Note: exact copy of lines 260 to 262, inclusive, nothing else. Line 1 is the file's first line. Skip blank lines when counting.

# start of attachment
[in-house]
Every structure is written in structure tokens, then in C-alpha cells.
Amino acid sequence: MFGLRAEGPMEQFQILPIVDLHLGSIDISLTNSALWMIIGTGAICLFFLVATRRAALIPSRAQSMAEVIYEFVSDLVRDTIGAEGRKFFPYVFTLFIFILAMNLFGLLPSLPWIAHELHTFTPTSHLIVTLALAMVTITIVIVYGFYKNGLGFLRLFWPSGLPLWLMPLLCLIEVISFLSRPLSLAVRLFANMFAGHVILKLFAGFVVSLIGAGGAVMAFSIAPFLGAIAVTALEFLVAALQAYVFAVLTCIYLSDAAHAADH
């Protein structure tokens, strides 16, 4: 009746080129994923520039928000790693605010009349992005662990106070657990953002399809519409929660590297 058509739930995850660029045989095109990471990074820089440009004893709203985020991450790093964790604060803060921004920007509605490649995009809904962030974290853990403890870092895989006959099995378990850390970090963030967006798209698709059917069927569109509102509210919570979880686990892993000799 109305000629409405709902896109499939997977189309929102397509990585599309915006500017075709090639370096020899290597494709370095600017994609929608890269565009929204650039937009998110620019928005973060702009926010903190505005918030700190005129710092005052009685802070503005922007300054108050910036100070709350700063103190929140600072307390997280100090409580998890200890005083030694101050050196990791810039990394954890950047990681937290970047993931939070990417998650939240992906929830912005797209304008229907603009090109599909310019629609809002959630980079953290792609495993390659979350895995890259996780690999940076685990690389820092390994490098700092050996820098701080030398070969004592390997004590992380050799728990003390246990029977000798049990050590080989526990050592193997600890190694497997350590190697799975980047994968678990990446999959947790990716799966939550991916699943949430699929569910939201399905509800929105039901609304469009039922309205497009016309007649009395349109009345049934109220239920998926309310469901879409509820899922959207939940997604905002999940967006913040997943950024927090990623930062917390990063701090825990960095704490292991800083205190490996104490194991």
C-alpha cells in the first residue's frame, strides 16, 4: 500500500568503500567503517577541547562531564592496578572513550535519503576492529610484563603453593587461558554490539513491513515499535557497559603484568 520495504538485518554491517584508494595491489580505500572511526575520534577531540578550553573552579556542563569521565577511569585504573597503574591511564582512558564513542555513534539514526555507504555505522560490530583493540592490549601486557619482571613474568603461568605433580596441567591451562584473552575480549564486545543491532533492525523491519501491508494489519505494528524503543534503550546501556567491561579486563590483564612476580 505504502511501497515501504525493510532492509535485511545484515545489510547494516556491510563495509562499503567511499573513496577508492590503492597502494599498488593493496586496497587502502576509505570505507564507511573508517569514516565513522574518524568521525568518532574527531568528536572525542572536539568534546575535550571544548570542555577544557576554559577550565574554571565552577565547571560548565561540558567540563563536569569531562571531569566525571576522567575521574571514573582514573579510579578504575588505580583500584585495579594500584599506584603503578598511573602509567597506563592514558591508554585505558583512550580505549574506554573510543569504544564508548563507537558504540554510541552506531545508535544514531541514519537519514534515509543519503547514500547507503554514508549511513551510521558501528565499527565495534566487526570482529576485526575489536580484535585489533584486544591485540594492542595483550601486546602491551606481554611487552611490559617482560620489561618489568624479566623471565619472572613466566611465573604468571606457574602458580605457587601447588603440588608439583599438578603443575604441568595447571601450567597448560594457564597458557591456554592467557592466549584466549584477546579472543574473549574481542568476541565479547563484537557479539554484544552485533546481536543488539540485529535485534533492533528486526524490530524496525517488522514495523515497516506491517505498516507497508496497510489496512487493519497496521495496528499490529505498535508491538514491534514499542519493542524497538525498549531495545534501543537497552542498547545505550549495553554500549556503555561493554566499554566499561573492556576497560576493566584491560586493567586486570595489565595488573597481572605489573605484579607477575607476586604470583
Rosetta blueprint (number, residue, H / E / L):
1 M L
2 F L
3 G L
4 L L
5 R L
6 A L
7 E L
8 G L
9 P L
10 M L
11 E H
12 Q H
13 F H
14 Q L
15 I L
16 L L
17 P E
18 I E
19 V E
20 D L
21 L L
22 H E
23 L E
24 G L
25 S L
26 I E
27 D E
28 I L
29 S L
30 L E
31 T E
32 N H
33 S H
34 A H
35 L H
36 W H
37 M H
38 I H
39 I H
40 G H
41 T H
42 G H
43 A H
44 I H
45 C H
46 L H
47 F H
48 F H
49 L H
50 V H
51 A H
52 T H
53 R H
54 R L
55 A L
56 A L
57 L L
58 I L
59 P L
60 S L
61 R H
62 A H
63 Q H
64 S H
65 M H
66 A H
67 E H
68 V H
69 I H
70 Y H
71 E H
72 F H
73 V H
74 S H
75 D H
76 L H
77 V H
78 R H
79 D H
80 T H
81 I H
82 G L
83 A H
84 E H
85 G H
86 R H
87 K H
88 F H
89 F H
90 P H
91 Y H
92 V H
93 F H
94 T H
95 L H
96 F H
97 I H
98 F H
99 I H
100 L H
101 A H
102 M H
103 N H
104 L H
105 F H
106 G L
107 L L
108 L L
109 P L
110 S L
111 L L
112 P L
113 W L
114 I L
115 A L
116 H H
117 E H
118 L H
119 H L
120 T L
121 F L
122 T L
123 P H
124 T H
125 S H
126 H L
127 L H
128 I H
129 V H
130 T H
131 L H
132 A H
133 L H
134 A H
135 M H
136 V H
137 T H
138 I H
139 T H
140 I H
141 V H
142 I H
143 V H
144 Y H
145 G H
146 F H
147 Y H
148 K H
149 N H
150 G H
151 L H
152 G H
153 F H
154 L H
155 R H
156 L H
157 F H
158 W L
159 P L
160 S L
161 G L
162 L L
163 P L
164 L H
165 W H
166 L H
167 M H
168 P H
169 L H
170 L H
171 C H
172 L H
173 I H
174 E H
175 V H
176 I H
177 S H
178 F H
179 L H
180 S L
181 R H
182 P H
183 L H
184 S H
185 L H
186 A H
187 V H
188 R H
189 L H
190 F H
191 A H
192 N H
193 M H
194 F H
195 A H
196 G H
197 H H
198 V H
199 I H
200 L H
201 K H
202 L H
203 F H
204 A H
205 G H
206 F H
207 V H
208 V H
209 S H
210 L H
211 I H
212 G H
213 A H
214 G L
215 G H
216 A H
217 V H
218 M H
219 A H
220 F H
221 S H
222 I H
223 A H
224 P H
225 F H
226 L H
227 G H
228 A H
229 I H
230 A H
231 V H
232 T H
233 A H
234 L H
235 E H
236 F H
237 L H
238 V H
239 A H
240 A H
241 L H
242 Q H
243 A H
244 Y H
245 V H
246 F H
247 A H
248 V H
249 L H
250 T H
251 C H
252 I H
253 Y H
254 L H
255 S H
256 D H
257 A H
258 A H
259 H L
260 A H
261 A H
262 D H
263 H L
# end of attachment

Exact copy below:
254 L H
255 S H
256 D H